- Language Tips
Chinese investment banks' first-quarter results indicate another gloomy start after they took a hit from depressed equity markets last year.
Changjiang Securities Co Ltd, Guangfa Securities Co Ltd and Hongyuan Securities Co Ltd issued their first-quarter results on Thursday. All three reported a year-on-year decline in profits.
Industry watchers said the results are an indication of the upcoming results of the other 15 domestically listed investment banks.
The poor results add to concerns over the sector's profitability, which was hurt badly last year by falling brokerage commissions caused by low trading volumes and a decreased IPO volume.
In a statement released to the Shenzhen Stock Exchange, Changjiang Securities said that trading volumes, despite a slight rebound, "shrank significantly" from the same period last year, hitting its brokerage income.
Meanwhile, income from proprietary trading declined as a result of the Shanghai Composite Index rising less than in the same period last year, it added.
Investment banks in China are less sophisticated than most of their foreign counterparts. They mainly focus on brokerage, underwriting and proprietary trading.
Unlike most global investment banks, they rely heavily on brokerage fees to make a profit, which are highly subject to market fluctuations.
Official figures show the average daily trading volume in the A-share market shrank 23.36 percent last year. That helped cut the banks' profits by 40.85 percent to 21.8 billion yuan ($3.46 billion).
Wang Jianhui, chief economist with Southwest Securities, believes the situation for investment banks is about to bottom out.
"The figures look bad on a year-on-year basis, but things are getting better on a quarter-on-quarter basis," he said.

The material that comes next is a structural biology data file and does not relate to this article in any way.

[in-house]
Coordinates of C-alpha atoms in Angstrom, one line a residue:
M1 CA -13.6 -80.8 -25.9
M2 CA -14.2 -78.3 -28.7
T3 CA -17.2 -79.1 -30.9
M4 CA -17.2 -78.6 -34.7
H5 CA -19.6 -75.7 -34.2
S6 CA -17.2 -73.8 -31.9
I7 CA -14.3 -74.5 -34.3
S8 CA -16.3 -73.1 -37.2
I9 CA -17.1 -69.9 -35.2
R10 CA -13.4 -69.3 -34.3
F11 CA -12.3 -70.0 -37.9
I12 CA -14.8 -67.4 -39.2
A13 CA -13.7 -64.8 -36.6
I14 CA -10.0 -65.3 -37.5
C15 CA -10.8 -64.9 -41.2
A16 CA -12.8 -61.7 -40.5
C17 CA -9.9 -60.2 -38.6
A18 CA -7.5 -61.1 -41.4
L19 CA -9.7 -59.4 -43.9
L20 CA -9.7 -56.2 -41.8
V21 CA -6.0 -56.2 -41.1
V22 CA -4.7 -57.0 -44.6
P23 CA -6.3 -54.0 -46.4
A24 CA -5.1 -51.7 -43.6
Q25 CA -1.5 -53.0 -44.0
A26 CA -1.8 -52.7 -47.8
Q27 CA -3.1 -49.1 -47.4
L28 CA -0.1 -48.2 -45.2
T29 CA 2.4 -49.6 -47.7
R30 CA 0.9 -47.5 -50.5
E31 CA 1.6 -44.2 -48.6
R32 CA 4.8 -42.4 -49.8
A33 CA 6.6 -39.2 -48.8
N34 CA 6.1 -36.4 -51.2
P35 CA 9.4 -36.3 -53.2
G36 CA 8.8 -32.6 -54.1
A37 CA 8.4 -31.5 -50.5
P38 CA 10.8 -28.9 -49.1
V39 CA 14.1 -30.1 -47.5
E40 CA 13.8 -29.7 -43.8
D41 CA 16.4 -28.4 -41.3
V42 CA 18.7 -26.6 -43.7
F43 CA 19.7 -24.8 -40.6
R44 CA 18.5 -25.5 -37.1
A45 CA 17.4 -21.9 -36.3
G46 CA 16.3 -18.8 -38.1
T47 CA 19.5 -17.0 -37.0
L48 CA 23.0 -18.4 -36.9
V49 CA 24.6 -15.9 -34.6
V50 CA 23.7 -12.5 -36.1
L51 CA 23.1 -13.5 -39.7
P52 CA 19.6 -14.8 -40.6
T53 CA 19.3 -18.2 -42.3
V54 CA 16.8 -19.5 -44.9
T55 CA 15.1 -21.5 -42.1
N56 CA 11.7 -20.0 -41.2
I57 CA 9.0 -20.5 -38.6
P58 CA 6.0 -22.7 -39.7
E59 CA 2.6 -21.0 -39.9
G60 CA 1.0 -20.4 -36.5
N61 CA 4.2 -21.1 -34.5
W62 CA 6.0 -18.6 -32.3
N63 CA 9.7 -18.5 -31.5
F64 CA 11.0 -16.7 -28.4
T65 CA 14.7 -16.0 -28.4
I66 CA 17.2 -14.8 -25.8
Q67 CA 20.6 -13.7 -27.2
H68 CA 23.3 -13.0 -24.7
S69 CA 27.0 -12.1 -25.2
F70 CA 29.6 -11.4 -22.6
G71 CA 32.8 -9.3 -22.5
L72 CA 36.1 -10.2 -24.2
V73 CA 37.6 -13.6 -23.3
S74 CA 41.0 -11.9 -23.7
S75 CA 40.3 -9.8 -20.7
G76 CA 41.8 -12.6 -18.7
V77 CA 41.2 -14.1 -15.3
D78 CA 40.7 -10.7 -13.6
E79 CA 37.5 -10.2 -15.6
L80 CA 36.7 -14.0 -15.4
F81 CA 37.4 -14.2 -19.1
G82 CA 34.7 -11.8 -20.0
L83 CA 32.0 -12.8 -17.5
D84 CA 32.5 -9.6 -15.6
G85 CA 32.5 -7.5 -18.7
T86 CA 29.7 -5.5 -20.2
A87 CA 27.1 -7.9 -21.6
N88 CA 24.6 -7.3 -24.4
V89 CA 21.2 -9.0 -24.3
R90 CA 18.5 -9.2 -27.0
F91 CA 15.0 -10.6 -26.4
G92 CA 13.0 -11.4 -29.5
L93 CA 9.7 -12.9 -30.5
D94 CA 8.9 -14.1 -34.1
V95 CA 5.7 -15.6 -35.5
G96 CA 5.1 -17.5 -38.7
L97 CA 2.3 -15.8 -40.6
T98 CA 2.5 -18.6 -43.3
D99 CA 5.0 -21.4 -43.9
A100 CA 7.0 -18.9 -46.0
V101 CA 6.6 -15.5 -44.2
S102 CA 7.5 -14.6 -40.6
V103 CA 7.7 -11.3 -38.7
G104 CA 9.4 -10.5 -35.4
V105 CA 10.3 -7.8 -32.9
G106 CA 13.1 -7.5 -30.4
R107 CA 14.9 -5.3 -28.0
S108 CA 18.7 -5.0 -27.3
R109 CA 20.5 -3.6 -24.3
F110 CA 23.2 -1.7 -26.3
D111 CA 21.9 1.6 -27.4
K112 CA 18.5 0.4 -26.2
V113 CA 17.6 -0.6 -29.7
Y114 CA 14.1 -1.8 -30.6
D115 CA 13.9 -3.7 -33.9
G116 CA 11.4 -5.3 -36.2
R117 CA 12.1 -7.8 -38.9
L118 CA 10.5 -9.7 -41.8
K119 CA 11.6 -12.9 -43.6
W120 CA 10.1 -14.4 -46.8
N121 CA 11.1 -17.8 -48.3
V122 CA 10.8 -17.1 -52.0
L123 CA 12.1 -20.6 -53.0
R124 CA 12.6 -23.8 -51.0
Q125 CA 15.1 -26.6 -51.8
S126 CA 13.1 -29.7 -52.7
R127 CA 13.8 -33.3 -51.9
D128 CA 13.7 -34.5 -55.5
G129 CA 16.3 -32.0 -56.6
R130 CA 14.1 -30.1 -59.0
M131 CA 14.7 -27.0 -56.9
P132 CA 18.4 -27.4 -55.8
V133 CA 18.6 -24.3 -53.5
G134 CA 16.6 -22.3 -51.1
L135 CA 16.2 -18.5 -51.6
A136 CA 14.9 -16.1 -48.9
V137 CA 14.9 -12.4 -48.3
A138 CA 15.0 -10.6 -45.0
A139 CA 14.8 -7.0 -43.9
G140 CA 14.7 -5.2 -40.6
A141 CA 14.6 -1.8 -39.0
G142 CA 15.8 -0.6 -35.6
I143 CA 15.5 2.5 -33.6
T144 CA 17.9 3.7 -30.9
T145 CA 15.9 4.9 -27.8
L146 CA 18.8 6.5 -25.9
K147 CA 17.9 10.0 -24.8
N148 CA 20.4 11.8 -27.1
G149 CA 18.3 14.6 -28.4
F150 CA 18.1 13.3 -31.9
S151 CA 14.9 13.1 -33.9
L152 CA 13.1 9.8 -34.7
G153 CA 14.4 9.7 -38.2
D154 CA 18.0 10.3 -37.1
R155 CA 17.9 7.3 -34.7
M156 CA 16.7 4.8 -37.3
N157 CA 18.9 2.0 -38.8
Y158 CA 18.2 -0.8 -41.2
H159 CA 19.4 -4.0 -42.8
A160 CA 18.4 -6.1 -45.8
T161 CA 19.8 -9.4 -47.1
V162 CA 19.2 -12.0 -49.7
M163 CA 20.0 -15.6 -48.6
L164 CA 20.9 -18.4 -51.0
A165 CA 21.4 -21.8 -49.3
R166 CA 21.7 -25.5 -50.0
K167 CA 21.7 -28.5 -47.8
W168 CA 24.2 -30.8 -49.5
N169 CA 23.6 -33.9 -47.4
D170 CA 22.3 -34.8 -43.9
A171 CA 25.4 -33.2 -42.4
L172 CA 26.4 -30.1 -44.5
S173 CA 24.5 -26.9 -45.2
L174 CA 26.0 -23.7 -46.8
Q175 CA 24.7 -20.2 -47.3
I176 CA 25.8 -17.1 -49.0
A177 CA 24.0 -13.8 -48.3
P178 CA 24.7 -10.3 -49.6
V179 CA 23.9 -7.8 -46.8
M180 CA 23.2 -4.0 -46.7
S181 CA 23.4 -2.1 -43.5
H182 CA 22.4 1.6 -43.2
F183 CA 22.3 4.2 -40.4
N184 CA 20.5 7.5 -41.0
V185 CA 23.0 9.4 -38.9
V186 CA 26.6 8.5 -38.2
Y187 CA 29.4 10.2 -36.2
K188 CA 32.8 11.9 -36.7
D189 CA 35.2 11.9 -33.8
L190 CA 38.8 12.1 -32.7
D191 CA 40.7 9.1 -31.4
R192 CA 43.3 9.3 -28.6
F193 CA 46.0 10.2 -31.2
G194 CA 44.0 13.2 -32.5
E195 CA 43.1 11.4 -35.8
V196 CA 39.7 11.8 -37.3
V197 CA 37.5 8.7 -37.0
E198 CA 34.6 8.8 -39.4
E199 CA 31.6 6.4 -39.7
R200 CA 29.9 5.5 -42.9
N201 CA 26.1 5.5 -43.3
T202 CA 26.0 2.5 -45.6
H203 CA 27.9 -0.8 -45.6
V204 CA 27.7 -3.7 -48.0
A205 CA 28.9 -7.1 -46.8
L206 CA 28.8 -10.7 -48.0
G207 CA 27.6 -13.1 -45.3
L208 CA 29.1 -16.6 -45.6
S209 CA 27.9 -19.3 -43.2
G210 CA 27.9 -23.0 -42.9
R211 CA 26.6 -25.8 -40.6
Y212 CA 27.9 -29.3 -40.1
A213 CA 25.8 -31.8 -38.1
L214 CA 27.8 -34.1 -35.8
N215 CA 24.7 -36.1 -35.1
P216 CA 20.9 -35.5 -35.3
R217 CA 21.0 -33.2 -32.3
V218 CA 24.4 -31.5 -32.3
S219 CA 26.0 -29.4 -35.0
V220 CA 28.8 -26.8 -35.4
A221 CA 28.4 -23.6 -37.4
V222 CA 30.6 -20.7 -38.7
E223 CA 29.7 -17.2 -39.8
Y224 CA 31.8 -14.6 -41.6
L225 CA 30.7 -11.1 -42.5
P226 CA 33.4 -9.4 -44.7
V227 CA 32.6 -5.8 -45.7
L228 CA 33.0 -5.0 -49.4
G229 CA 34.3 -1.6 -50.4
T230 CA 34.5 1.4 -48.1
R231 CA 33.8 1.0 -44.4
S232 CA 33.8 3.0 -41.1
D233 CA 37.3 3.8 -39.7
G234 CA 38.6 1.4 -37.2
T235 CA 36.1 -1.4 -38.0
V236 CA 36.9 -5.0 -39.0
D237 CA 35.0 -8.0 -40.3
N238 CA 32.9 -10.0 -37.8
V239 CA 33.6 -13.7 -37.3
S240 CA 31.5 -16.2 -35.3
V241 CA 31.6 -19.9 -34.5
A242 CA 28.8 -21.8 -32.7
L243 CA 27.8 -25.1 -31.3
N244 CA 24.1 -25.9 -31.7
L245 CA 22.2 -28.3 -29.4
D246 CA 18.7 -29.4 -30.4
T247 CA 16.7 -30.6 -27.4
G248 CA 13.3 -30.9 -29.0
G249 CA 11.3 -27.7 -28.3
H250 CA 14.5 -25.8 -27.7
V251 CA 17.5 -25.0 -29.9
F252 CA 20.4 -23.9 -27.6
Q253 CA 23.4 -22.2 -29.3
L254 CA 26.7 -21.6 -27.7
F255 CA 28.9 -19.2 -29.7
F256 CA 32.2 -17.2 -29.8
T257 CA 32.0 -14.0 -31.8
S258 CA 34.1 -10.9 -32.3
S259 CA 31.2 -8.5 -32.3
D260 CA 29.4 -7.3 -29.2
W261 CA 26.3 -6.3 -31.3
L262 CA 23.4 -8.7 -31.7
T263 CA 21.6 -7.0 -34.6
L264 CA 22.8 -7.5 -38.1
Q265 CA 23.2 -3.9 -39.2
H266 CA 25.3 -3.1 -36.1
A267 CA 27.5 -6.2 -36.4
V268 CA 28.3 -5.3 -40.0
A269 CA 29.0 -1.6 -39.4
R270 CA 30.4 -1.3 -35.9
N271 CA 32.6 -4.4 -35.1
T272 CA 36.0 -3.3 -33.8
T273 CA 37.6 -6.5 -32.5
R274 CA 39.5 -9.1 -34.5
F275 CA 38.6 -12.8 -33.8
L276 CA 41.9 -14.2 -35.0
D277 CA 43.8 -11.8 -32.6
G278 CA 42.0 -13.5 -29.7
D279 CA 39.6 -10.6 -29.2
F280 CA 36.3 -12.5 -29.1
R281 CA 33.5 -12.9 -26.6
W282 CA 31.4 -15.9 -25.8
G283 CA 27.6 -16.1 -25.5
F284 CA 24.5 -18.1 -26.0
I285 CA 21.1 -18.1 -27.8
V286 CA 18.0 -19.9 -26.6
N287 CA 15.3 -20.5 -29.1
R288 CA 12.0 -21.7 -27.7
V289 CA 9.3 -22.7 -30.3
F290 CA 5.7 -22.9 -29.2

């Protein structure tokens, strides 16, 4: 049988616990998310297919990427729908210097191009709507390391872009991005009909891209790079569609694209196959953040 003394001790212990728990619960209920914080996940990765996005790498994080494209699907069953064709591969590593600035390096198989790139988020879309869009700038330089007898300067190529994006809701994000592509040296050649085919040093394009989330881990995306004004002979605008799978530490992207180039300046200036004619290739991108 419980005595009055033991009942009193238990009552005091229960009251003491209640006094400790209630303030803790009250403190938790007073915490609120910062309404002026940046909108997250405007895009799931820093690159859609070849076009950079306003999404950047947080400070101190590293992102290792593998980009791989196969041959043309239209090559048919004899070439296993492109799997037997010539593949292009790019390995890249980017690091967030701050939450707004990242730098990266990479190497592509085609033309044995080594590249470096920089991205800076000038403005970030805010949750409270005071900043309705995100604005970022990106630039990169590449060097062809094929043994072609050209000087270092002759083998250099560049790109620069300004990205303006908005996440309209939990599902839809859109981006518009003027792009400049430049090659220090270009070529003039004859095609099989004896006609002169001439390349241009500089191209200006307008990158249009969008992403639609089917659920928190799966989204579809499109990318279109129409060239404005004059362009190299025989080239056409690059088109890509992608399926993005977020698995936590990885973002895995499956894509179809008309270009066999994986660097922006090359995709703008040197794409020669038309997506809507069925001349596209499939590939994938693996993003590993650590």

According to Wind Information, a Shanghai-based financial data provider, Chinese investment banks' brokerage commissions jumped 21.7 percent quarter-on-quarter to 17.8 billion yuan on improved trading volumes. Commissions reached 7.7 billion yuan in March, an eight-month high.
Changjiang Securities said its net income fell 46.24 percent to 179 million yuan in the first quarter. Net profit dropped 18.44 percent at Hongyuan Securities to 276 million yuan, and Guangfa Securities saw its net income dip 2.13 percent to 651 million yuan.
Wang said brokerage income will grow as the stock market gains more vitality.
A recent survey by Shenzhen Rongzhi Investment Consultant Co Ltd that polled over 60 equity investment funds shows that fund managers believe that the Shanghai Composite Index will hit a high of 3,500 points this year.
On Thursday, the benchmark index gained 1.83 percent to 2350.86 points, on speculation first-quarter GDP data due on Friday will show slowed growth and prompt the central bank to relax monetary policies.
Citic Securities Co climbed to a nine-month high after the stock market regulator approved 11 more overseas investors to buy yuan-denominated securities.
However, income from underwriting won't pick up as much this year.
Last year, funds raised in China through a total of 349 IPOs dropped 41 percent to 286.1 billion yuan, according to the accounting firm PricewaterhouseCoopers. It predicts funds raised this year will stay pretty much the same, at 270 to 300 billion yuan.
Underwriting income is likely to be cut by a regulatory move to rein in high issue prices.
The China Securities Regulatory Commission, the top securities regulator, said earlier this month that new issues at a price-earnings ratio 25 percent higher than the industry average will require a special declaration. Companies will be punished if they failed to meet profit projections, it said.